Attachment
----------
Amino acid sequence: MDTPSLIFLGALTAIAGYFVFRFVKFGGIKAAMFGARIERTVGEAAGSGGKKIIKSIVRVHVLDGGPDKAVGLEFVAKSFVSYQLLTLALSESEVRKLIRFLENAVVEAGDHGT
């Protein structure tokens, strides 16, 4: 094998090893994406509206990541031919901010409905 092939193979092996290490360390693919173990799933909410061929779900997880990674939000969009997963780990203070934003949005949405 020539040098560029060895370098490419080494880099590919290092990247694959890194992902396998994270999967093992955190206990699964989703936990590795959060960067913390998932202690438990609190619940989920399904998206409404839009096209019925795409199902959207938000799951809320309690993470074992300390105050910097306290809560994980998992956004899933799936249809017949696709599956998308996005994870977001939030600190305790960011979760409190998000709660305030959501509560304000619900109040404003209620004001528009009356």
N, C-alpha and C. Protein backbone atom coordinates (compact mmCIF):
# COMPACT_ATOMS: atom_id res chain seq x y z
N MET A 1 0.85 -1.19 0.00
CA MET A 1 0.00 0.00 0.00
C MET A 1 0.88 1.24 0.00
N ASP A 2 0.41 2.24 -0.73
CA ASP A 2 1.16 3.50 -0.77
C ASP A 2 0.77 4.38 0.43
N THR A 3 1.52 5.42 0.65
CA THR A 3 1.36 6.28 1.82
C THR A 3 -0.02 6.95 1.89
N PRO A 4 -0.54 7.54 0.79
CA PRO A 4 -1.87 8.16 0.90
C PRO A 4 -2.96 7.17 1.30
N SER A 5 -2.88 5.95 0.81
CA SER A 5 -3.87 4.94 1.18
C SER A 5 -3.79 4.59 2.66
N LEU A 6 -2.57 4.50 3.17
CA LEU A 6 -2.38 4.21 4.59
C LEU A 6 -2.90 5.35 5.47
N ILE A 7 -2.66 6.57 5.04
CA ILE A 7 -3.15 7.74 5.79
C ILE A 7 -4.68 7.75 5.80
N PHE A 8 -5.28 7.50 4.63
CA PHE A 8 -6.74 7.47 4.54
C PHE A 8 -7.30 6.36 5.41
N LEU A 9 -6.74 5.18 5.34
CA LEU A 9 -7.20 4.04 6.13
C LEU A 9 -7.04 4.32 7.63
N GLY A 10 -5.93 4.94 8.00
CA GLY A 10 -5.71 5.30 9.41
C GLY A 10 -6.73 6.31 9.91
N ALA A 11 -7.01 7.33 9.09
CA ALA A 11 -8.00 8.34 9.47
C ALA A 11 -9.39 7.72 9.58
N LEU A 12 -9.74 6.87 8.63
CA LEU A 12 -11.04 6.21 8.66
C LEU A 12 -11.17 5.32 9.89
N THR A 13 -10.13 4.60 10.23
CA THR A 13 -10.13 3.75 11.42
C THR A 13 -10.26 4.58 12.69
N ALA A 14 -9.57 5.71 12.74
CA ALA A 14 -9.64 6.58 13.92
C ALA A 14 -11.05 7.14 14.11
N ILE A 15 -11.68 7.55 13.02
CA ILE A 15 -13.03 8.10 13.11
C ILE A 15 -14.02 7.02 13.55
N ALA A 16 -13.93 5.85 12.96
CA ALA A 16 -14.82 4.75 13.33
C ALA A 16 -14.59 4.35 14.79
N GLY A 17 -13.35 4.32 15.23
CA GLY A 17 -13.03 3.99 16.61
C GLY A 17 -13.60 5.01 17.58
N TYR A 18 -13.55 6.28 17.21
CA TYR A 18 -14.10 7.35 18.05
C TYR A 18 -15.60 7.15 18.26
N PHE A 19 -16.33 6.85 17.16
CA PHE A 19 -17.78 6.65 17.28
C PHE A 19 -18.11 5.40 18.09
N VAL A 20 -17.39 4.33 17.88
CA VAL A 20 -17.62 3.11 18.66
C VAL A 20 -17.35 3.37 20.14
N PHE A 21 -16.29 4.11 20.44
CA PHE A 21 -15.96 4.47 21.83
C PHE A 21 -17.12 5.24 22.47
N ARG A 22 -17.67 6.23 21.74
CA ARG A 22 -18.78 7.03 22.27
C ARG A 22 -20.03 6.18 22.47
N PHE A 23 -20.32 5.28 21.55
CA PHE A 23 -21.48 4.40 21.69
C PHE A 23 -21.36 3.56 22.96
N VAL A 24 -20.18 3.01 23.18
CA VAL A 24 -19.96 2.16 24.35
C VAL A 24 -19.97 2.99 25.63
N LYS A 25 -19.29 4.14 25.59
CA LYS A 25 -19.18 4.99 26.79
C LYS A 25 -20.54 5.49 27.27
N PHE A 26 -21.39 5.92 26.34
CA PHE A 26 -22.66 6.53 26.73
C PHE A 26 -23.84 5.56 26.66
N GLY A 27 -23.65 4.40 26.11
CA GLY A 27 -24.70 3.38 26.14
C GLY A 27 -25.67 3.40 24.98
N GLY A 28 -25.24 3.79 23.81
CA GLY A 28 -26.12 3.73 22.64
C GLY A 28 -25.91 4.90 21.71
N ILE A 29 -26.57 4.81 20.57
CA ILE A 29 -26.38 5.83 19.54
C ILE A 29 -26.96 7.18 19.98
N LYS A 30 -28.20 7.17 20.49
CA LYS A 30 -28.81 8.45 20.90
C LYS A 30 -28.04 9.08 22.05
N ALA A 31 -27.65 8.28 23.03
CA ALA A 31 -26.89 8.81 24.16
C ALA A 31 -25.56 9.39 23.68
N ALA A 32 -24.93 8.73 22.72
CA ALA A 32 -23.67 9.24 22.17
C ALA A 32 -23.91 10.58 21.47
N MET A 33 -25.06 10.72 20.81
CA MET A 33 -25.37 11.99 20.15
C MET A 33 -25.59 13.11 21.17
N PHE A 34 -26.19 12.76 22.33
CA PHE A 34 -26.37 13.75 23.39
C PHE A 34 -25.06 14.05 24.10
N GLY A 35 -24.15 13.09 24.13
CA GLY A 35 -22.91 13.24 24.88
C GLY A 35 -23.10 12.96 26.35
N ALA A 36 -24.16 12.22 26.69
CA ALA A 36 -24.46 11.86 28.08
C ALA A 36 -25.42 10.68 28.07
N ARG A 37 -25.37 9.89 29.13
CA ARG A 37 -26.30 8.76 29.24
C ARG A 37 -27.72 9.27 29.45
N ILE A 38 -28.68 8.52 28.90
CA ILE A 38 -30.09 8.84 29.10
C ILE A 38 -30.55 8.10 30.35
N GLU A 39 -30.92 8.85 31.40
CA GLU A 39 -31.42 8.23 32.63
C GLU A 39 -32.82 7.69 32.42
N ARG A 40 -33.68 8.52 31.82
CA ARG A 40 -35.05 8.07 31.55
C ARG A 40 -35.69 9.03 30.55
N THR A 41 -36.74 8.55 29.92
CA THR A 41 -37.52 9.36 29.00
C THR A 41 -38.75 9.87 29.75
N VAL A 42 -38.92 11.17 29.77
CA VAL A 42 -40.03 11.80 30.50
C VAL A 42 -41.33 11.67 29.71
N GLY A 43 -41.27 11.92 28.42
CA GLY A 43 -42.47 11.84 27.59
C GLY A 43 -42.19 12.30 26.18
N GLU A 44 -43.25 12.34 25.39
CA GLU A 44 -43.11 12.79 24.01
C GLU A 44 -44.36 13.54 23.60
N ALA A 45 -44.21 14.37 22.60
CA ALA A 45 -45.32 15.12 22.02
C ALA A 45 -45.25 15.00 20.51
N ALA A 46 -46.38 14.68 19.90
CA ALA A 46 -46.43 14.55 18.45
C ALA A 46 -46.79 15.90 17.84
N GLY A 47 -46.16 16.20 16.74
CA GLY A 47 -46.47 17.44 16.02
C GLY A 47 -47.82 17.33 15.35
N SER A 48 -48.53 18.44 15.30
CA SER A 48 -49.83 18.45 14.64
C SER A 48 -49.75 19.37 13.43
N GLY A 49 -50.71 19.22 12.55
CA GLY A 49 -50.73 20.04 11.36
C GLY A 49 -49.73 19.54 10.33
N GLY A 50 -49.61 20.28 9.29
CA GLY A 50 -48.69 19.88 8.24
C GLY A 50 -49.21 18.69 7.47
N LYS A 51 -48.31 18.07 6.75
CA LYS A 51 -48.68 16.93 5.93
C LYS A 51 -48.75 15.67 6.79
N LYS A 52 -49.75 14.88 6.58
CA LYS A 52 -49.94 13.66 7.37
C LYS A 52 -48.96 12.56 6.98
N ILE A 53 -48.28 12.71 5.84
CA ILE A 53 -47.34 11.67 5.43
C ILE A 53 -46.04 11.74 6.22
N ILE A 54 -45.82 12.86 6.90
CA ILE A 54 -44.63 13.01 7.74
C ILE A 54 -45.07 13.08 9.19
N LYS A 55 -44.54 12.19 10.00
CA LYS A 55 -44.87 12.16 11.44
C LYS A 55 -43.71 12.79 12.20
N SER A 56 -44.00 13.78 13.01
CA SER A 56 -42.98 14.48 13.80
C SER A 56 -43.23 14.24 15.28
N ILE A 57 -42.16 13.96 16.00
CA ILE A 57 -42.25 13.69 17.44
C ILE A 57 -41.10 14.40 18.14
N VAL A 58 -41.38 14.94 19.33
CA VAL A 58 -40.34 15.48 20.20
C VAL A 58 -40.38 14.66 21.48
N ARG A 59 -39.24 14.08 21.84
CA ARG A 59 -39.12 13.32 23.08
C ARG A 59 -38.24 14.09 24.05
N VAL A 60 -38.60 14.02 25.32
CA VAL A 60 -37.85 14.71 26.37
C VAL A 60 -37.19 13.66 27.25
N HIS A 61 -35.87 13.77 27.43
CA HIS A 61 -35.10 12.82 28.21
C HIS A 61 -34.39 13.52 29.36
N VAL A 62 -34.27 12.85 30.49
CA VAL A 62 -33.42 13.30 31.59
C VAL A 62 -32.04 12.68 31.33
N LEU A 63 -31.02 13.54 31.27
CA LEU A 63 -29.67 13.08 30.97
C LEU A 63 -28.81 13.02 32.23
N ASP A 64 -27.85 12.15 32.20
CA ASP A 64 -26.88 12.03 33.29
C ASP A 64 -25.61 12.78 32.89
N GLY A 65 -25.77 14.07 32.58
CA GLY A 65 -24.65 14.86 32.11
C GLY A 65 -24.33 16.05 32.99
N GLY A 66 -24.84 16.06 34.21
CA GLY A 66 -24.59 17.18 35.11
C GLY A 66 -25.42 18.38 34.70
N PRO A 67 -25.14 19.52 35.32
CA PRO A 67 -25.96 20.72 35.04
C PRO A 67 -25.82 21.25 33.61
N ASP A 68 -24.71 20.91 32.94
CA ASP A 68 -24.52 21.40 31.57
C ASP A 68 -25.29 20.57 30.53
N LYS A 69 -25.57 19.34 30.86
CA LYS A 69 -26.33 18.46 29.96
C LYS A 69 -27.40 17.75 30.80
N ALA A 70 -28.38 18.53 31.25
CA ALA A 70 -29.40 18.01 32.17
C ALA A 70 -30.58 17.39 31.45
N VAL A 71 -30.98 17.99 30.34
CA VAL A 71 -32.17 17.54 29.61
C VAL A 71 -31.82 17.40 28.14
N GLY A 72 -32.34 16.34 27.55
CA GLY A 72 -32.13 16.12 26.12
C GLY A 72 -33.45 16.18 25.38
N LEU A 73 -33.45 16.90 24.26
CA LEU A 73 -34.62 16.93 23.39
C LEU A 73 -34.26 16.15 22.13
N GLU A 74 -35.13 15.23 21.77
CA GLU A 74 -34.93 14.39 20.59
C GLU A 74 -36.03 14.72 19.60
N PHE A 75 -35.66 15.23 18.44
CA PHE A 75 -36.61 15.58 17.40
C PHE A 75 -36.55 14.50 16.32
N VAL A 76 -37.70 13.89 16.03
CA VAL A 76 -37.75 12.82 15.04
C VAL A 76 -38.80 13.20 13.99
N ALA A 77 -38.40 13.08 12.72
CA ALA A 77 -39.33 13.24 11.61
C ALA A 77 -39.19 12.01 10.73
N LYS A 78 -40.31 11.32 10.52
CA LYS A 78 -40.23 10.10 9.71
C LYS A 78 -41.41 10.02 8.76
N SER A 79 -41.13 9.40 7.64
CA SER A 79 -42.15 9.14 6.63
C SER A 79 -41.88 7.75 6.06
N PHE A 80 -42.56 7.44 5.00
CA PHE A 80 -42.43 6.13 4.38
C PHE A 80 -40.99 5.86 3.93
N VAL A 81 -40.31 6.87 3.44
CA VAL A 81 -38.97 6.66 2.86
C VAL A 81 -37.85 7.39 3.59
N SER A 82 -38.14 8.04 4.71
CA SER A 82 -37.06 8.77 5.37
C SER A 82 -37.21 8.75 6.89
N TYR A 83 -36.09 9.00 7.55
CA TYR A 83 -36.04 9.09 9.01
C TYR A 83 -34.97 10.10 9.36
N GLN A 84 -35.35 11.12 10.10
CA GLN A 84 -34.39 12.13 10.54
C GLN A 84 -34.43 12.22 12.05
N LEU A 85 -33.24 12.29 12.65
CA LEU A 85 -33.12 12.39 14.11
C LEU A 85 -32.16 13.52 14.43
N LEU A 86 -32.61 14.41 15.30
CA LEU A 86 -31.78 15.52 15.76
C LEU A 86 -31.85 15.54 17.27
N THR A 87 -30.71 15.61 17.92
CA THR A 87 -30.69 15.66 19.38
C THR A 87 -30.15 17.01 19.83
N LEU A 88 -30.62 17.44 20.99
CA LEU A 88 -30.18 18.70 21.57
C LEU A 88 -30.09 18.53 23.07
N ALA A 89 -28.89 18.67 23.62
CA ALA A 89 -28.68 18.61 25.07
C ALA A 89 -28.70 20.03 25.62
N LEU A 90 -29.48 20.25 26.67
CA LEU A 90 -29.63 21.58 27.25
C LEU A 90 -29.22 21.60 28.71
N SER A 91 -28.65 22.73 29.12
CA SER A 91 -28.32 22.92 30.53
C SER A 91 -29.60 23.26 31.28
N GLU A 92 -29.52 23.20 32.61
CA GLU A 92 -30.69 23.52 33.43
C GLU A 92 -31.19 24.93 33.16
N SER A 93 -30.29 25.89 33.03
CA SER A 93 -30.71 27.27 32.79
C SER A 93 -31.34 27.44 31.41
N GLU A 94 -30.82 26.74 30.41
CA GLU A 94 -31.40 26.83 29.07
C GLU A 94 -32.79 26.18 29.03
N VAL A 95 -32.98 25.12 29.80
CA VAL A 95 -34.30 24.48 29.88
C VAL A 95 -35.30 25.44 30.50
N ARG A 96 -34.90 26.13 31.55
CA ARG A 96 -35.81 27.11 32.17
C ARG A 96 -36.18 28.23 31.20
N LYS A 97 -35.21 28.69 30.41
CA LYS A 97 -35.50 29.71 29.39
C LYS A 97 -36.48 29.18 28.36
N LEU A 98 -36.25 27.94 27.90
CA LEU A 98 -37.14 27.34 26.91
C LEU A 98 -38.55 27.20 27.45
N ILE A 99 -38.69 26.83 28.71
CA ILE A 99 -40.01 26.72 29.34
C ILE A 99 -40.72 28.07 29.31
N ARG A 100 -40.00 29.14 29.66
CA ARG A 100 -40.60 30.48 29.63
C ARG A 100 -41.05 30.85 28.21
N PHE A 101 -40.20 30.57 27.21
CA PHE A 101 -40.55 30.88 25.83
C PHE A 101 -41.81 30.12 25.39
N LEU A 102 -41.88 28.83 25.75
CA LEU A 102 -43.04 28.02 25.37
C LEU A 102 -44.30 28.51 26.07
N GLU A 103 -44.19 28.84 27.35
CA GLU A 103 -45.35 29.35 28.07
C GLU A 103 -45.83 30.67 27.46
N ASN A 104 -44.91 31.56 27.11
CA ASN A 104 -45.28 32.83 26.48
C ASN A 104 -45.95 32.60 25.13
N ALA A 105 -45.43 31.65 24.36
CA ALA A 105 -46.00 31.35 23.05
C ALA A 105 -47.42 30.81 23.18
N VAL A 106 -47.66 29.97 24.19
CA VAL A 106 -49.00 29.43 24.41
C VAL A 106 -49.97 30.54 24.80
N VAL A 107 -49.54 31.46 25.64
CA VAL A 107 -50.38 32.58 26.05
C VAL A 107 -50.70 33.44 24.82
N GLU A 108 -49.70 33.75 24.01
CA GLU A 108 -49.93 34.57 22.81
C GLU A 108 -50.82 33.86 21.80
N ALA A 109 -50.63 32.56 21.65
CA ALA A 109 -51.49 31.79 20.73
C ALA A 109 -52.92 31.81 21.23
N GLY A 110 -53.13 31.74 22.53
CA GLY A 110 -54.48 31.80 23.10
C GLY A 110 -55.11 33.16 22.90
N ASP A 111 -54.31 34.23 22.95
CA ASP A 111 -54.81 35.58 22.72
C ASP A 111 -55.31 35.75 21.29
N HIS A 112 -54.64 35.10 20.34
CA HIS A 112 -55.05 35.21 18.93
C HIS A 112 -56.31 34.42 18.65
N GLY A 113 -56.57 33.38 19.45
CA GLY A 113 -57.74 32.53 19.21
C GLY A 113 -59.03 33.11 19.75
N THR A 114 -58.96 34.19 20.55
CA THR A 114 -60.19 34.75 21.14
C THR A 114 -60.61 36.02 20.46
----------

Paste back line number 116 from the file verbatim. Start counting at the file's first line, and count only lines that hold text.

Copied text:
N ILE A 38 -28.68 8.52 28.90